• Henry Stoch, Partner Sustainability & Climate Change, Deloitte
  • Warren Allen, President, International Federation of Accountants (IFAC)
  • Beverley Briscoe, Chair of the Audit Committee, Goldcorp
  • Patrick Daniel, Director at Canadian Imperial Bank of Commerce; Member of Board of Directors at Cenovus Energy

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Posted on Sustainabilitank.info on February 20th, 2014
by Pincas Jawetz (PJ@SustainabiliTank.com)

Actually – the title of the speech at the lunch organized yesterday by the Brazilian, Colombian, Ecuadorean Peruvian and Venezuelan – American Associations or Chambers of Commerce “- with Dr. Ocampo – was: “IS THE COMMODITY BOOM IN LATIN AMERICA ENDING?

The speaker who is now professor at Columbia University is very well known to us since his having been Finance Minister in Colombia, an official at the World Bank and the UN and member of many studies and panels – in effect searching our own website one finds many references to him.

Traditionally, Latin America is an exporter of Natural Resources we call Commodities because we used to say they are fungible – if the producer wants to increase price we will go to someone else who makes the same product – so exchanges just dealt with the bulk in many cases even not specializing – that is except for just a few items like sugar, coffee, cocoa, but forget wood, minerals, oil, coal – these were just means of getting the resources of the South to an industrialized North at fire-sale prices.  In the exporting countries  a few in the government circle got rich – and the many got meager salaries provided they played the game. Country economies were measured in GDP terms without any attention to who gets that income and why.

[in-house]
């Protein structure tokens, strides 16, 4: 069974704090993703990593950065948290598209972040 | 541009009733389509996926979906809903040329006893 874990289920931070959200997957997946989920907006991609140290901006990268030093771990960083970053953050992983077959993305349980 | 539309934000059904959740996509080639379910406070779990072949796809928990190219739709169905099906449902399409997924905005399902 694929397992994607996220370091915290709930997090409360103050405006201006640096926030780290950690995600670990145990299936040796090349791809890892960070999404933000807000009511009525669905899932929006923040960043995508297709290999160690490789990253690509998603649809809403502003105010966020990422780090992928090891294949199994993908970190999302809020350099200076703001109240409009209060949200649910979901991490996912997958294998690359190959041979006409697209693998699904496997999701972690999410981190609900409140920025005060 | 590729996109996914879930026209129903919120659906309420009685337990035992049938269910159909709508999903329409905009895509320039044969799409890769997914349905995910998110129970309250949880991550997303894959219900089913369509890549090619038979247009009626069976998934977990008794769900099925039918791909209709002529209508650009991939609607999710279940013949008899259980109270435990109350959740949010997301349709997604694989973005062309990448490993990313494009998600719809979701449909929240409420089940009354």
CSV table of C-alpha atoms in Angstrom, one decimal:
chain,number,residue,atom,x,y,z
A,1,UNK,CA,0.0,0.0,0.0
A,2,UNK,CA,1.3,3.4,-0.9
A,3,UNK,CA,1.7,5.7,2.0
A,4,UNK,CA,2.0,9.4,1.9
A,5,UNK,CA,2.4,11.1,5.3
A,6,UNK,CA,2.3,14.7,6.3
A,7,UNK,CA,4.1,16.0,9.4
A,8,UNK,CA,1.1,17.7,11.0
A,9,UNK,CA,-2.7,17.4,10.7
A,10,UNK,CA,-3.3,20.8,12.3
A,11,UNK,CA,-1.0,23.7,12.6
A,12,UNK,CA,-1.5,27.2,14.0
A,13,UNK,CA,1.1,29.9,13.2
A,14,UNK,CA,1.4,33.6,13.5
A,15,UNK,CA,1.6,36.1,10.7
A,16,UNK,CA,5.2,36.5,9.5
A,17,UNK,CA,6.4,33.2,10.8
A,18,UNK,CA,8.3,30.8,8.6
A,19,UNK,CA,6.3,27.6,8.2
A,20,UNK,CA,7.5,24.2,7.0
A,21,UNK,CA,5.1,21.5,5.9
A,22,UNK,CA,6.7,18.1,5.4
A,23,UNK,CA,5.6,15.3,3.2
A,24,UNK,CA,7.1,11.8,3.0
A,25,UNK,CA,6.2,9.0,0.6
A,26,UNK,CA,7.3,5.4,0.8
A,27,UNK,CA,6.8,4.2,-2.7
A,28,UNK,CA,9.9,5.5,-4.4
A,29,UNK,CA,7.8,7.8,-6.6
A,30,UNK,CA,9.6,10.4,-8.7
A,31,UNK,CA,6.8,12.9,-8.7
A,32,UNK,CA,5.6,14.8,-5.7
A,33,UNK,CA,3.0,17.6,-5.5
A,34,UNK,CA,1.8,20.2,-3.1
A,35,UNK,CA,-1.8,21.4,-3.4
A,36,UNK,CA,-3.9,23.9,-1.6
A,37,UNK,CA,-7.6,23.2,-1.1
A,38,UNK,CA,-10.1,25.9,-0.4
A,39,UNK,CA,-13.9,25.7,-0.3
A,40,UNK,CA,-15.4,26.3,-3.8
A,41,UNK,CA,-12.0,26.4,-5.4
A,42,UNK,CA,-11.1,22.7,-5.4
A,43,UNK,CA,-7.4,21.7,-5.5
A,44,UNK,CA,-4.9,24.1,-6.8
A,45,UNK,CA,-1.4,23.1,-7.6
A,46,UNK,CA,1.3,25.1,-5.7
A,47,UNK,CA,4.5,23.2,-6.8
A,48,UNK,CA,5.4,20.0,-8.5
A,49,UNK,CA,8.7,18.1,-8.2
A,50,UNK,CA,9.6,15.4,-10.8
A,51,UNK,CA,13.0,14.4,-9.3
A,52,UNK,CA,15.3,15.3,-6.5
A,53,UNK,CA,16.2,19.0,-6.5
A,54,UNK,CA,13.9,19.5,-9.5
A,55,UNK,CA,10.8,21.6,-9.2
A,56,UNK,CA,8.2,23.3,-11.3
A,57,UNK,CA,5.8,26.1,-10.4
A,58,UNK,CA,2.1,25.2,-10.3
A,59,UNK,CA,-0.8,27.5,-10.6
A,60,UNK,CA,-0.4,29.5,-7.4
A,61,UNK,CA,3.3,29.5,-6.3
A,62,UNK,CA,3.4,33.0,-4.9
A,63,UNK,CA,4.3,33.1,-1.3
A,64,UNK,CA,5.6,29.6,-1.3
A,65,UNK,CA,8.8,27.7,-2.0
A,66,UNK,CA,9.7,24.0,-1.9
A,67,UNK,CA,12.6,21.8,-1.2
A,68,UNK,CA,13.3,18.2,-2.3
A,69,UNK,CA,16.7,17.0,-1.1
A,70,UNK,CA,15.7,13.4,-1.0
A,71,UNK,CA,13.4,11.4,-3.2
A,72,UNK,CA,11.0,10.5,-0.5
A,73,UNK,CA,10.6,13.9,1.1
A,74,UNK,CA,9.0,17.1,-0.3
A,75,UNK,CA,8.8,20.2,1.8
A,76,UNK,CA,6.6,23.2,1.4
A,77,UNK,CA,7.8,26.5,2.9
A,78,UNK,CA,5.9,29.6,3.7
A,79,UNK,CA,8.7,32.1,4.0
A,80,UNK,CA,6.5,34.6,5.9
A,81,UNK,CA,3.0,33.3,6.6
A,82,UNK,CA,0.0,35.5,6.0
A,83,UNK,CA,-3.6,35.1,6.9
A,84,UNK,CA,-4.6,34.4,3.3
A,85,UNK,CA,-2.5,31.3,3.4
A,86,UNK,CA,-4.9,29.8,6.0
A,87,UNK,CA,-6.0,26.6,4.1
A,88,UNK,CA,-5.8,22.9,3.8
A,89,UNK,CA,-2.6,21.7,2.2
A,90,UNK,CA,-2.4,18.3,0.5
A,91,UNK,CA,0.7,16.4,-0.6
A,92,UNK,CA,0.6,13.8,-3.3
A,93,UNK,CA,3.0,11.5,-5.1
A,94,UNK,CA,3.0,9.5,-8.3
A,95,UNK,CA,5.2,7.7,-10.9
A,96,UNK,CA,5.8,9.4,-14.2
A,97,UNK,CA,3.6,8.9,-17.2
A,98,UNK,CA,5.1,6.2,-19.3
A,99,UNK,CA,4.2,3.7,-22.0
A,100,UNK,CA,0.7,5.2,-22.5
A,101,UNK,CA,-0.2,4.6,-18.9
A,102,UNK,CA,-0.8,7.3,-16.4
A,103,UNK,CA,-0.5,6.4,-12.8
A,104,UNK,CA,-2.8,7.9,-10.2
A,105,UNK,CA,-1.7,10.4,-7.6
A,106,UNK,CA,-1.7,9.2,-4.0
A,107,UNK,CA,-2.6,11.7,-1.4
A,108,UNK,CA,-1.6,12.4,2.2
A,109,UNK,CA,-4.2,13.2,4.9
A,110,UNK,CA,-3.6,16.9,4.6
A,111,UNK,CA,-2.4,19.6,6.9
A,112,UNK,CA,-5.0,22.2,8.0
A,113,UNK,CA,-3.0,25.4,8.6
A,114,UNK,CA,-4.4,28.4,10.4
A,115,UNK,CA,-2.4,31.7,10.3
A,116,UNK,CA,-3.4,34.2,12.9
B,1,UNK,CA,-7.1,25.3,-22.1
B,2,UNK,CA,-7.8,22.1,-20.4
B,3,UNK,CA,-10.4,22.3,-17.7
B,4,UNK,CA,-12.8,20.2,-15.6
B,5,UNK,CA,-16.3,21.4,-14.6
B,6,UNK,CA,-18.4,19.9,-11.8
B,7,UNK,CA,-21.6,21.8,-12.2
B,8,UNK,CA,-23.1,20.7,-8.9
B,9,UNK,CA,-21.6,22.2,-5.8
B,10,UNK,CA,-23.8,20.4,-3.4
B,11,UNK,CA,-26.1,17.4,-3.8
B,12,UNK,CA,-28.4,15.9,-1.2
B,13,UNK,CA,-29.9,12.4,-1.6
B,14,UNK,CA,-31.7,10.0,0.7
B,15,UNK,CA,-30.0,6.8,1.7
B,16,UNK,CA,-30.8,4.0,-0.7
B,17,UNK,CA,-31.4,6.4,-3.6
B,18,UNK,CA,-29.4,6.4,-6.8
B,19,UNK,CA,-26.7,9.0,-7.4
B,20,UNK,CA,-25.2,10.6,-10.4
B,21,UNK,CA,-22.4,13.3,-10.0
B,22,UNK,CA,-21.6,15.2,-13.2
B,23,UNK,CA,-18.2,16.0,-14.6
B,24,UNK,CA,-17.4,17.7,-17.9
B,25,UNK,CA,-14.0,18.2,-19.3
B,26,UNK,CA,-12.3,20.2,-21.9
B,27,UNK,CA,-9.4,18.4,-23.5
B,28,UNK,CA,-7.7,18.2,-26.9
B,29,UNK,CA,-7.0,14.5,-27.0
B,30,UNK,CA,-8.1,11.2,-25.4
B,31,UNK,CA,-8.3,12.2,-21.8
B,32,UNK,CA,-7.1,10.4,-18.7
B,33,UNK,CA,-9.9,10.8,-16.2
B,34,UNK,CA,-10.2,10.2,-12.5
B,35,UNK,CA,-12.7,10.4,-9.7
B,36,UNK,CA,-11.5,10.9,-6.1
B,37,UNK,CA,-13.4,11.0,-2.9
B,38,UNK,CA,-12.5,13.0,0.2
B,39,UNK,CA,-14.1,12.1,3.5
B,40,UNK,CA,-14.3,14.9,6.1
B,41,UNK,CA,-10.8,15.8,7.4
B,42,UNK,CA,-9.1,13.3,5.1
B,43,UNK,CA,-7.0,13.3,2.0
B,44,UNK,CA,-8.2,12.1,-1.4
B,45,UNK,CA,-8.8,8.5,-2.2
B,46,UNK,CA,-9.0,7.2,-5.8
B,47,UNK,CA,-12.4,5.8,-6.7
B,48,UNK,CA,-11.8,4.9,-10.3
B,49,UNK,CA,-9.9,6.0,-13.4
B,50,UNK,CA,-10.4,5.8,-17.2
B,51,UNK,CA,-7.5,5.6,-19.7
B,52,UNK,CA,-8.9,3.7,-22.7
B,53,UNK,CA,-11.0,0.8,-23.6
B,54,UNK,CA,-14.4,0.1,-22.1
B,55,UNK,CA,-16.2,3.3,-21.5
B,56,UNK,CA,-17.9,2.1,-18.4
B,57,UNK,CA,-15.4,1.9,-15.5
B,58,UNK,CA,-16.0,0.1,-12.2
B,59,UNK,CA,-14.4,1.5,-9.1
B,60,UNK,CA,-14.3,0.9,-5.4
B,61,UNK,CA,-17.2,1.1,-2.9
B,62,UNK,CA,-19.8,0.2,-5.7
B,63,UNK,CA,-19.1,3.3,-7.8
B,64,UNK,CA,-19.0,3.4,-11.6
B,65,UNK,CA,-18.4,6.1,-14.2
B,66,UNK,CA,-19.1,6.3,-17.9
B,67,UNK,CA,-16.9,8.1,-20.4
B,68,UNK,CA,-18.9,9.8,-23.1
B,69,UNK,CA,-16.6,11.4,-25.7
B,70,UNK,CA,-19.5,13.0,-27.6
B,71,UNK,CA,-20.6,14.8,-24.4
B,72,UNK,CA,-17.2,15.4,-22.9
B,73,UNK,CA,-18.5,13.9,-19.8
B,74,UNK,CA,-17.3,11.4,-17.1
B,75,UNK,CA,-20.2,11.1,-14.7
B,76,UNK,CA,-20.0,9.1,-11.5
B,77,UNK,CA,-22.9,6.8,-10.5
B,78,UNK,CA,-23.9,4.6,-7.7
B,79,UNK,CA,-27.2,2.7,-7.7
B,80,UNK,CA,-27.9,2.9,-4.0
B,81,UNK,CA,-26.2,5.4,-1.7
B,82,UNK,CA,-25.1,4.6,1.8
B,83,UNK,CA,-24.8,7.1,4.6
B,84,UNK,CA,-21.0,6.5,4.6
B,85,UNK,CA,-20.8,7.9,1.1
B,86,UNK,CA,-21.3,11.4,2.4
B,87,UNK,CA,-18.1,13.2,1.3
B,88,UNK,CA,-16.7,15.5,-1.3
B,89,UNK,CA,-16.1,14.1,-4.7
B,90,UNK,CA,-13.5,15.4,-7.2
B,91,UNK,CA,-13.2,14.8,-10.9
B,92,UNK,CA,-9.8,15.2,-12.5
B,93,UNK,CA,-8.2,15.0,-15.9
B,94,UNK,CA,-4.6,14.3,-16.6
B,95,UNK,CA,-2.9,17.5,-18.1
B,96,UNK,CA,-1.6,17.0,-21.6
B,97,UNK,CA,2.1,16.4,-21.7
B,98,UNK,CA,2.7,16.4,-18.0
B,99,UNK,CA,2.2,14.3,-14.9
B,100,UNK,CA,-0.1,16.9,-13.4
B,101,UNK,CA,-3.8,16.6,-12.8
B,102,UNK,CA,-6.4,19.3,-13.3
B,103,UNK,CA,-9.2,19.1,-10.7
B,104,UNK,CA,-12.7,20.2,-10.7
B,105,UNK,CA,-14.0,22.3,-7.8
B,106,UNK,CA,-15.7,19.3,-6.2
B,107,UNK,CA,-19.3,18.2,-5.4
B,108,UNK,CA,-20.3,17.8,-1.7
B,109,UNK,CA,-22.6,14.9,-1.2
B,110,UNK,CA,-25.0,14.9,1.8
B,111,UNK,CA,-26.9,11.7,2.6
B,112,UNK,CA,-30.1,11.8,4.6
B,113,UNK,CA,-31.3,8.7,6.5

We know that the World economy had a slow down – but commodity purists say that 2004 – 2007 was the best time for commodity exports in the last three decades. Now they look at the possibility  that World Growth Prospects are slowing by much and this is not just in the movement of goods.

In effect Dr. Ocampo enlarged the subject also to Migrant flows and Remittances, and access to International Financial markets – that were best since the second half of the 1970s.